Community Connection

It’s a conversation I think every town girl dating a farm boy has at some point in their relationship.

Nearly 10 years have passed since this conversation with Farmer Dan first occurred, and it was a conversation that happened many more times over the course of our young courtship. I still can perfectly remember the intense anxiety I felt when my now-husband told me he definitely wanted to stay in Yankton and take over the family farm.

As a young college student with ambition and dreams, I immediately felt panicked. What did this mean for our budding relationship? How could I be a writer and live only 30 minutes from my hometown on a farm? Didn’t I need to live in a city for that? And how in the world would I manage living the next 80 years in Yankton, S.D., of all places?

But if you know my farmer, you know he’s a pretty special guy, and I wasn’t about to let him slip out of my fingers. Over the next few years, Dan continued to paint a picture of what it would be like raising our family in this little South Dakota town that he loved so much. Once we married and finally moved here in 2011, I started to see what he meant, and soon became a transplant that is wildly passionate about her new home.

I’ll admit, it’s still a bit of a strange feeling, knowing that (God willing) I am forever connected to this piece of land and way of life that has been in my husband’s family for generations. My life experience is already so different than many of my friends who are bouncing from city to city with each new job, or even my parents, who raised four kids in seven towns before finally settling down in Vermillion when I was born.

As a farmer’s wife, I feel such a connection to this community, knowing that if all goes according to plan, I will someday raise my kids here, and hopefully my kids will raise their kids on the same farm they grew up on. Farm families have roots in their communities that are deep and true. Knowing that you hope to spend the rest of your life in one spot makes you want to get out, get your hands dirty and work to improve the quality of life not just for yourself, but for your kids and their kids. Suddenly, each decision you help make in your community has long-term consequences. When you’re a farm family, there’s no jumping ship if your community goes south.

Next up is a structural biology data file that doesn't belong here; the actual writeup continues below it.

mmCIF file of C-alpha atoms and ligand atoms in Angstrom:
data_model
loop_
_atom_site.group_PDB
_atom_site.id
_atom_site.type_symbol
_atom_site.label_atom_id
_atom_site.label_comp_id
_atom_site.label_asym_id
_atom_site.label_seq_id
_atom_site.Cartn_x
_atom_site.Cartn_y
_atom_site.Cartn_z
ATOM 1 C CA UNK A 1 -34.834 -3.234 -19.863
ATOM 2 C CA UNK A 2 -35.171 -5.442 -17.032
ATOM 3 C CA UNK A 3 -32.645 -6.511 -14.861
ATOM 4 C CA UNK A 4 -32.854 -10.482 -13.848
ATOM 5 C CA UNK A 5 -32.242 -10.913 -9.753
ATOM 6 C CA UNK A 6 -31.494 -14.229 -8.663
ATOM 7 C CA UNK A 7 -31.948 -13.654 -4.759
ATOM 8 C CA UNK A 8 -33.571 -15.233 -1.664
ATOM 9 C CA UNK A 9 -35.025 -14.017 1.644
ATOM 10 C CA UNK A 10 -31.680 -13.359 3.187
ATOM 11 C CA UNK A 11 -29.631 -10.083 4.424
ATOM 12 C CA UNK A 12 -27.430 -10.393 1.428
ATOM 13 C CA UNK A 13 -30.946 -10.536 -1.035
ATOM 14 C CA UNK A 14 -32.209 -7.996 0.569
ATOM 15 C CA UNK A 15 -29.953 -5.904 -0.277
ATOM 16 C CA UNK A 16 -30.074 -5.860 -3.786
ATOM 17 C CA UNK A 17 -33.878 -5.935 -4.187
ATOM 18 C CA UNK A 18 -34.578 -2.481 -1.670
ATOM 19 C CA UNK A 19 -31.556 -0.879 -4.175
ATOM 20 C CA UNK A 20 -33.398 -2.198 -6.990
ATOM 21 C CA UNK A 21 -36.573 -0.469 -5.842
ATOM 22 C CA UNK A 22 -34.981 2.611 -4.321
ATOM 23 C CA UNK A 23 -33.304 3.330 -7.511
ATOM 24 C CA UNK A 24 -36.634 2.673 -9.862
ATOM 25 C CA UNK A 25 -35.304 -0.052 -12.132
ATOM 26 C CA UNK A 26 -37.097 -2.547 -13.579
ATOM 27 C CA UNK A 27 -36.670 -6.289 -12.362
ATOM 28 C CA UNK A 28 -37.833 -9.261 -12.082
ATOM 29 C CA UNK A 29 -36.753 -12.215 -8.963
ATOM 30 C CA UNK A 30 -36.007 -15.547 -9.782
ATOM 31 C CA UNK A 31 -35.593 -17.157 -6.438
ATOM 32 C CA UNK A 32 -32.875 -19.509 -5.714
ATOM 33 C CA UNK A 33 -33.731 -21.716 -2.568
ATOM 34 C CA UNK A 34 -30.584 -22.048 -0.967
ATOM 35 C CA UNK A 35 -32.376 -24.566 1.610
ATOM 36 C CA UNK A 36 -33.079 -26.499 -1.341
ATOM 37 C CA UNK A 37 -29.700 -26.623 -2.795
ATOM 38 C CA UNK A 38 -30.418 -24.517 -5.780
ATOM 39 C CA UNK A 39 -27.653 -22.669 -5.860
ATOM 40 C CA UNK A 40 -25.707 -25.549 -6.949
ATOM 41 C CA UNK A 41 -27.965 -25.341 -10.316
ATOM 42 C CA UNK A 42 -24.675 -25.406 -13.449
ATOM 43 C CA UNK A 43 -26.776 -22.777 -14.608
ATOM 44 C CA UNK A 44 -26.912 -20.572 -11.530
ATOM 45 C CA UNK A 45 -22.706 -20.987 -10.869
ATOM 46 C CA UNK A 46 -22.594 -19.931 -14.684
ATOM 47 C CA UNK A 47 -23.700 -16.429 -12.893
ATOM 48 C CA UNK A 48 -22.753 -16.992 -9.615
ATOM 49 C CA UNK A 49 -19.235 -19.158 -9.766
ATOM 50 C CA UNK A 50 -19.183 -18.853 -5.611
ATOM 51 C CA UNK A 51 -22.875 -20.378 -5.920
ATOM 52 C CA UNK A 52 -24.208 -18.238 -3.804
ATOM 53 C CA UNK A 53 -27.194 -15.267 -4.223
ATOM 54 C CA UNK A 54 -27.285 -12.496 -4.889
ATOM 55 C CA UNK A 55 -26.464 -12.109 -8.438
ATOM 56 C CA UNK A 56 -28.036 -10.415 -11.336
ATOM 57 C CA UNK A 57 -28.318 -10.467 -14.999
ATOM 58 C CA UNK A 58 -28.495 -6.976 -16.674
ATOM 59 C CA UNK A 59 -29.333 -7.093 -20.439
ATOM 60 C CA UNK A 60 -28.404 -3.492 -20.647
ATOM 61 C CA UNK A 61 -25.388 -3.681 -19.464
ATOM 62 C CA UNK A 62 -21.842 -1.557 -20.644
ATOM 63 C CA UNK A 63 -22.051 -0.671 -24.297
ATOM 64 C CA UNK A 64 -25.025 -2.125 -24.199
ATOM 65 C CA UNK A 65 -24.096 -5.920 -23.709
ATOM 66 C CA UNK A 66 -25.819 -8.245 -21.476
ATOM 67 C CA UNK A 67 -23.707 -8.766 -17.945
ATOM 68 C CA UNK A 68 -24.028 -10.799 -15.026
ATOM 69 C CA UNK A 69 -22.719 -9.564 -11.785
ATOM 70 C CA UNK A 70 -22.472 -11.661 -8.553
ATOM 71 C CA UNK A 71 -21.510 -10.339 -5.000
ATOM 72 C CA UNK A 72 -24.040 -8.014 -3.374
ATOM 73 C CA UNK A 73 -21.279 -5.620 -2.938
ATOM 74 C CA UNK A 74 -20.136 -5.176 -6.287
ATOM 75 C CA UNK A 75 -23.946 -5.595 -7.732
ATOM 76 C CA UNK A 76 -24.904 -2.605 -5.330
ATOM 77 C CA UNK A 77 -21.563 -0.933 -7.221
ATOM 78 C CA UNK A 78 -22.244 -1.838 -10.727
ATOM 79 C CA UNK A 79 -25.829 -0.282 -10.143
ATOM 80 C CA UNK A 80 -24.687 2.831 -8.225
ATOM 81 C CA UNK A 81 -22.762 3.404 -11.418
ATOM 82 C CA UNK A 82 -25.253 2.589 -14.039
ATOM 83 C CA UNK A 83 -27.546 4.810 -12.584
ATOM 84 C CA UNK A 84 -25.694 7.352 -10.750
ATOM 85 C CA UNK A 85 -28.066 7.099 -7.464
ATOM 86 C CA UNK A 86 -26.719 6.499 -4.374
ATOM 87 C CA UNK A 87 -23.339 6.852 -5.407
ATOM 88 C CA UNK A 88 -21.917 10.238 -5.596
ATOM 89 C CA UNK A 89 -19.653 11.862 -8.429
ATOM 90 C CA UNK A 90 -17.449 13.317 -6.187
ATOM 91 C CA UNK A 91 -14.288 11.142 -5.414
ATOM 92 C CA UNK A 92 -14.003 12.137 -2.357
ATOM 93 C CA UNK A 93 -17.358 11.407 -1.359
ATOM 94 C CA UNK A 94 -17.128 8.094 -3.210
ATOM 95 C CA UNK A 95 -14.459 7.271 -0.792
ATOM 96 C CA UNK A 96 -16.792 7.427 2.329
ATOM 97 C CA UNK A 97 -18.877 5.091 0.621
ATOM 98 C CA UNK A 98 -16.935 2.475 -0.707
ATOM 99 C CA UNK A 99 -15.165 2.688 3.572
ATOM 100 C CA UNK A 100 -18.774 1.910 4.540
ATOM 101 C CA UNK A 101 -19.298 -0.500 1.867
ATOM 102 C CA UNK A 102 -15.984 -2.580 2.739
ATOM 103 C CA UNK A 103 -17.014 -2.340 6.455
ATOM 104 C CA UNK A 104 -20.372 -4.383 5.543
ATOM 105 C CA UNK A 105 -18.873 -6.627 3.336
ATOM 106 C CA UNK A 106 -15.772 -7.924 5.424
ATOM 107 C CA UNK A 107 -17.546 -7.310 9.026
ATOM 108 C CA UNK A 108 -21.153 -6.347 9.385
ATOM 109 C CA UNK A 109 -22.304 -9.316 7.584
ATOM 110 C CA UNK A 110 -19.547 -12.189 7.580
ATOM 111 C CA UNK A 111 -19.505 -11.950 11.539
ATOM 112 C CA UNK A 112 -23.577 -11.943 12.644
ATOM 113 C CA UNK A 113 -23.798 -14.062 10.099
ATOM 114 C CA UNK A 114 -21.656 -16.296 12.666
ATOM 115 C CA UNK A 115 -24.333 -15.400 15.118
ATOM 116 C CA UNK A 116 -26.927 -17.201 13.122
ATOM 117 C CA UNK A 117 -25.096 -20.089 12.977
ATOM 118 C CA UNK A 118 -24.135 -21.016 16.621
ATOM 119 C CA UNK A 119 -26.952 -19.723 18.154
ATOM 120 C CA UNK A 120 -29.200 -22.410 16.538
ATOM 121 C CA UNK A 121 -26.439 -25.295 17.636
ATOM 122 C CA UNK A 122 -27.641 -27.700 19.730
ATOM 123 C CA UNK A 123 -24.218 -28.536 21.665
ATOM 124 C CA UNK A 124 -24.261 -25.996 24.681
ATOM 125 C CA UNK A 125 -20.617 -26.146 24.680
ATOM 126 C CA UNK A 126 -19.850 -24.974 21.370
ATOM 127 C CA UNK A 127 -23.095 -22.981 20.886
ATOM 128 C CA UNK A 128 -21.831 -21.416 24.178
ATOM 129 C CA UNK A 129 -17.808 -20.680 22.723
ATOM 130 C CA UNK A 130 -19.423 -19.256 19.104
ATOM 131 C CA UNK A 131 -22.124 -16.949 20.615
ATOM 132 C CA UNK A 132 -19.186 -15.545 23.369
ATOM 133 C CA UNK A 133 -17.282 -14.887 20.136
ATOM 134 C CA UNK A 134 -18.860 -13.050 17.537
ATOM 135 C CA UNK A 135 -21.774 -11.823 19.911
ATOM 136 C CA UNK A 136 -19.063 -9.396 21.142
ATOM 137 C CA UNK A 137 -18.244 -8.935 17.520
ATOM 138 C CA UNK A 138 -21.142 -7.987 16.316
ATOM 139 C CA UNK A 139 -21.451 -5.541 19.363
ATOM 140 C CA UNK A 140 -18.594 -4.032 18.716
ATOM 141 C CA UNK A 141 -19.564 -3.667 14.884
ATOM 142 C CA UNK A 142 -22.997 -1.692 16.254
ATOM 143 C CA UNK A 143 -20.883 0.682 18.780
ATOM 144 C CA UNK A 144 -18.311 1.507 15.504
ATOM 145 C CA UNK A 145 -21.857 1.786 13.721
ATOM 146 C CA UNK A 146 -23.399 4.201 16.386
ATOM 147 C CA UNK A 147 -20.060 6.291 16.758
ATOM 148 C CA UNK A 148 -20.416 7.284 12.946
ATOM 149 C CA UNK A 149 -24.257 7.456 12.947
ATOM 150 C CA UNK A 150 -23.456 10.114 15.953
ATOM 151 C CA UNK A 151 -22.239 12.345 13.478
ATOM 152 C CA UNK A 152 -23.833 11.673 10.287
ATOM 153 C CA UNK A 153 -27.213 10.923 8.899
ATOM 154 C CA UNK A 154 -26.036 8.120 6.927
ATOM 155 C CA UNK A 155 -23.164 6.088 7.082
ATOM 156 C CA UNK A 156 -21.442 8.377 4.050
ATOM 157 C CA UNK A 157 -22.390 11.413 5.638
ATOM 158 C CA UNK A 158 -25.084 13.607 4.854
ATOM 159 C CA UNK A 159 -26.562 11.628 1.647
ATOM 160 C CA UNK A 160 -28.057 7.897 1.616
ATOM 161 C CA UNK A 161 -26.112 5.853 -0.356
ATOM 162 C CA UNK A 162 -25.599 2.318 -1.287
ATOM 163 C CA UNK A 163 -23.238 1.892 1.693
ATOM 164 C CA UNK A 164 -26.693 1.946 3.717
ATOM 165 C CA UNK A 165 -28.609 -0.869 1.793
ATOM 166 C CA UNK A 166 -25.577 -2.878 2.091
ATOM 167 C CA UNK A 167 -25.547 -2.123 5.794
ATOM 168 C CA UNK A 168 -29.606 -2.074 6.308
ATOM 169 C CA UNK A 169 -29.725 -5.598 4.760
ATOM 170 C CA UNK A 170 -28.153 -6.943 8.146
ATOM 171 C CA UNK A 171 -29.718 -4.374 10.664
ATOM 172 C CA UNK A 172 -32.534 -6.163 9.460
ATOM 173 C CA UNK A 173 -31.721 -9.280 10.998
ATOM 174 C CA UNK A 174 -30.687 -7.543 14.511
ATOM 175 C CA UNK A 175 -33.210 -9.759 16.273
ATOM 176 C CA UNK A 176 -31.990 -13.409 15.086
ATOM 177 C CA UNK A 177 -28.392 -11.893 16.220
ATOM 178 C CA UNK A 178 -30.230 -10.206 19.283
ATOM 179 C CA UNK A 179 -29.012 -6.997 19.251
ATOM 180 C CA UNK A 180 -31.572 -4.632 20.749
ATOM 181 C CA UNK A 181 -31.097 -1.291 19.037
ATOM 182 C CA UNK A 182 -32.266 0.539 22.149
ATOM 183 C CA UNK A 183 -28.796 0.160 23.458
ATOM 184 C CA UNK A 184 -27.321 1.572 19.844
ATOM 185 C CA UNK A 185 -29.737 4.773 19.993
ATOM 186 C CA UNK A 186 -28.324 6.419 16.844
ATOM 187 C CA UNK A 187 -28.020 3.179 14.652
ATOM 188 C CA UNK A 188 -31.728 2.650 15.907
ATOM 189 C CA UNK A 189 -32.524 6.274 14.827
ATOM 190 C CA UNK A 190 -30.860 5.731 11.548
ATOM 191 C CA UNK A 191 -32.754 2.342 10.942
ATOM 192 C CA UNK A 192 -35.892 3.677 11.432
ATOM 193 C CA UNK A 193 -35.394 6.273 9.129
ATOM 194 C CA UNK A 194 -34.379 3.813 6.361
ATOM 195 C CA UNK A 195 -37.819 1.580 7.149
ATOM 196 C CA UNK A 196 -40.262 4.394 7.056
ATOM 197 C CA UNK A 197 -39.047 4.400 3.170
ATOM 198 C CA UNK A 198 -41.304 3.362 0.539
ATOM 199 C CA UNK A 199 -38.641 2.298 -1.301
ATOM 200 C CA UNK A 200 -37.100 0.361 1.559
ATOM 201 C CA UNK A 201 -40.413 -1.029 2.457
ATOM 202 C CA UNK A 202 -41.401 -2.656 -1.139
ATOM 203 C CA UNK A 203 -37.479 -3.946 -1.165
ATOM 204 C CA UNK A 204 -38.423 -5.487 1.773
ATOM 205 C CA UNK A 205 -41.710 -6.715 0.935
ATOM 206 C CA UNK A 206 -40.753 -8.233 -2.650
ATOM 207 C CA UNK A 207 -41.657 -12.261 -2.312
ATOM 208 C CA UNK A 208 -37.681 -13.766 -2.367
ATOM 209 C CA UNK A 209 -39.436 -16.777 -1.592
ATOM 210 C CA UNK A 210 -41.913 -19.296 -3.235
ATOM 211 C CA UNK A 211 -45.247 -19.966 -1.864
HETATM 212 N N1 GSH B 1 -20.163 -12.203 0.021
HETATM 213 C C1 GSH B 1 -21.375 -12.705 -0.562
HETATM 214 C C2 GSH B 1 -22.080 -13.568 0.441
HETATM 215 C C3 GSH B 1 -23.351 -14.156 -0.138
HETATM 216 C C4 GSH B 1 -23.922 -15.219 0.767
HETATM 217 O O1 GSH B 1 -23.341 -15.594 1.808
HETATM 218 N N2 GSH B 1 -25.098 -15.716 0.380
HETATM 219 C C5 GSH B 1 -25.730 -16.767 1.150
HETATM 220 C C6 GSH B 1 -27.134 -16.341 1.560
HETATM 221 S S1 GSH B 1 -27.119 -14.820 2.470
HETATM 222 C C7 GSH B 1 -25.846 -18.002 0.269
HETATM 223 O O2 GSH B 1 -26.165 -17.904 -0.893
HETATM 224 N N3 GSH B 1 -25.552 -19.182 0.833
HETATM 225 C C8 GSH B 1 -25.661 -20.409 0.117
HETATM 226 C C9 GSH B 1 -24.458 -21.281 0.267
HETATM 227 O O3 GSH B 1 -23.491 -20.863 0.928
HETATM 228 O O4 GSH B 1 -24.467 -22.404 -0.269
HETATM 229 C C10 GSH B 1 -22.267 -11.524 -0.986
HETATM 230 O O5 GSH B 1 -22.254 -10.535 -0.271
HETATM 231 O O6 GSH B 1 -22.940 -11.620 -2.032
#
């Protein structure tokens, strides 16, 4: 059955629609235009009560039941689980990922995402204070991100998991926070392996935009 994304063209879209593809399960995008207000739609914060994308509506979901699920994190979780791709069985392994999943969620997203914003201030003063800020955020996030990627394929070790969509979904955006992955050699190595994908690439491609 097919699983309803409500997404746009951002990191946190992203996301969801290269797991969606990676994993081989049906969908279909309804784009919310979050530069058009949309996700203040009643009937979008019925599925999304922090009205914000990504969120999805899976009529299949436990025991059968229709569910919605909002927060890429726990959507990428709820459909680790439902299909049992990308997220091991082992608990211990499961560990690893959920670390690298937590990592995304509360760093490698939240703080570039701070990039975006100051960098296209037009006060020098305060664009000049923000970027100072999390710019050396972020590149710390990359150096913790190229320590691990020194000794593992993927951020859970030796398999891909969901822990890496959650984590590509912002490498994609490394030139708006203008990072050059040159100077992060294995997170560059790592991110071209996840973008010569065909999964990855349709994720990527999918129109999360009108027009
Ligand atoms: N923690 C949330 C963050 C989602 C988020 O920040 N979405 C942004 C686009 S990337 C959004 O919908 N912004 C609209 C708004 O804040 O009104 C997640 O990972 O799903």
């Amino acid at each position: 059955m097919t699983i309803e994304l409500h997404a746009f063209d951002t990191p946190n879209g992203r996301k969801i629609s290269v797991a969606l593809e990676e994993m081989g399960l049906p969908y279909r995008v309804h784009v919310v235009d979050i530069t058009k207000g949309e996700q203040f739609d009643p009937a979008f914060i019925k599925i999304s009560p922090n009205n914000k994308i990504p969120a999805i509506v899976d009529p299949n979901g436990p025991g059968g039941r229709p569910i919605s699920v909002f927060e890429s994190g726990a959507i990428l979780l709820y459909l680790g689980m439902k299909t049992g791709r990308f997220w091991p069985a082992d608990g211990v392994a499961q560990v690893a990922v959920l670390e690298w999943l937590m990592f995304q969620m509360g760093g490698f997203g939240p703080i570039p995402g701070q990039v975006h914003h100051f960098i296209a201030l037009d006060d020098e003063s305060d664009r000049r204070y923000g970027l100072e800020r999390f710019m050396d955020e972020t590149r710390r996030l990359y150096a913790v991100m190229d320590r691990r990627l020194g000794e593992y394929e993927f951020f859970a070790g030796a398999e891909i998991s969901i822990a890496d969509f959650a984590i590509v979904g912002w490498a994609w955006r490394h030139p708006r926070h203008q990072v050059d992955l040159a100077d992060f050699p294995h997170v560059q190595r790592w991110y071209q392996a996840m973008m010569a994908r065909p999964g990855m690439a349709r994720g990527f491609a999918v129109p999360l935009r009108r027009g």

That’s why when Bernie Hunhoff, a state senator in the South Dakota legislature and a once long-time farm neighbor, spoke to me about joining this group he called “Onward Yankton,” I eagerly accepted. There was a lot of mystery surrounding the group – in fact, I didn’t know what the group really planned to do until I showed up at my first meeting – but I knew it had something to do with growing Yankton and I knew I wanted to be a part of it.

I’ll admit, it’s still a bit of a strange feeling, knowing that (God willing) I am forever connected to this piece of land and way of life that has been in my husband’s family for generations.

Onward Yankton, for those who have not heard about it, launched this month with 1,200 high school students, community members and the local 1 Million Cups chapter in attendance.  Business and community leaders announced that it was time for Yankton to again become a city of big dreamers. Yankton once was full of visionaries who built bridges, dammed rivers and founded colleges, they said. Now, it’s our generation’s turn to dream up something special.

To that end, Onward Yankton (www.onwardyankton.com) is conducting a 100-day worldwide search for Yankton’s “Next Big Idea,” with the person whose idea is chosen taking home a $10,000 prize. In less than a month, over 300 ideas have been submitted, and there is still plenty of time before the July 9 deadline. While the $10,000 serves an incentive to come up with the idea, the really exciting part comes in the second phase of the project, where funding will be raised to actually complete the project. The group is committed to seeing the winning project through to completion, which they hope has the potential to improve the lives of Yanktonians for generations to come. And already, chatter has started in the community about how it can work to implement the other ideas that did not win, but still offer value to growing our river city.

I’m thrilled that so many people – not just in Yankton, but throughout the state and beyond – are thinking long and hard about what could keep small South Dakota towns alive and thriving. We struggle to grow and retain young families, a problem most rural cities are facing. Yet those of us who call Yankton home are anxious to change the perception that our state – and our city – doesn’t have enough to offer young people. We do, and if the enthusiasm around Onward Yankton is any indication, it will only get better from here. And I couldn’t be happier about sticking around to watch it happen.

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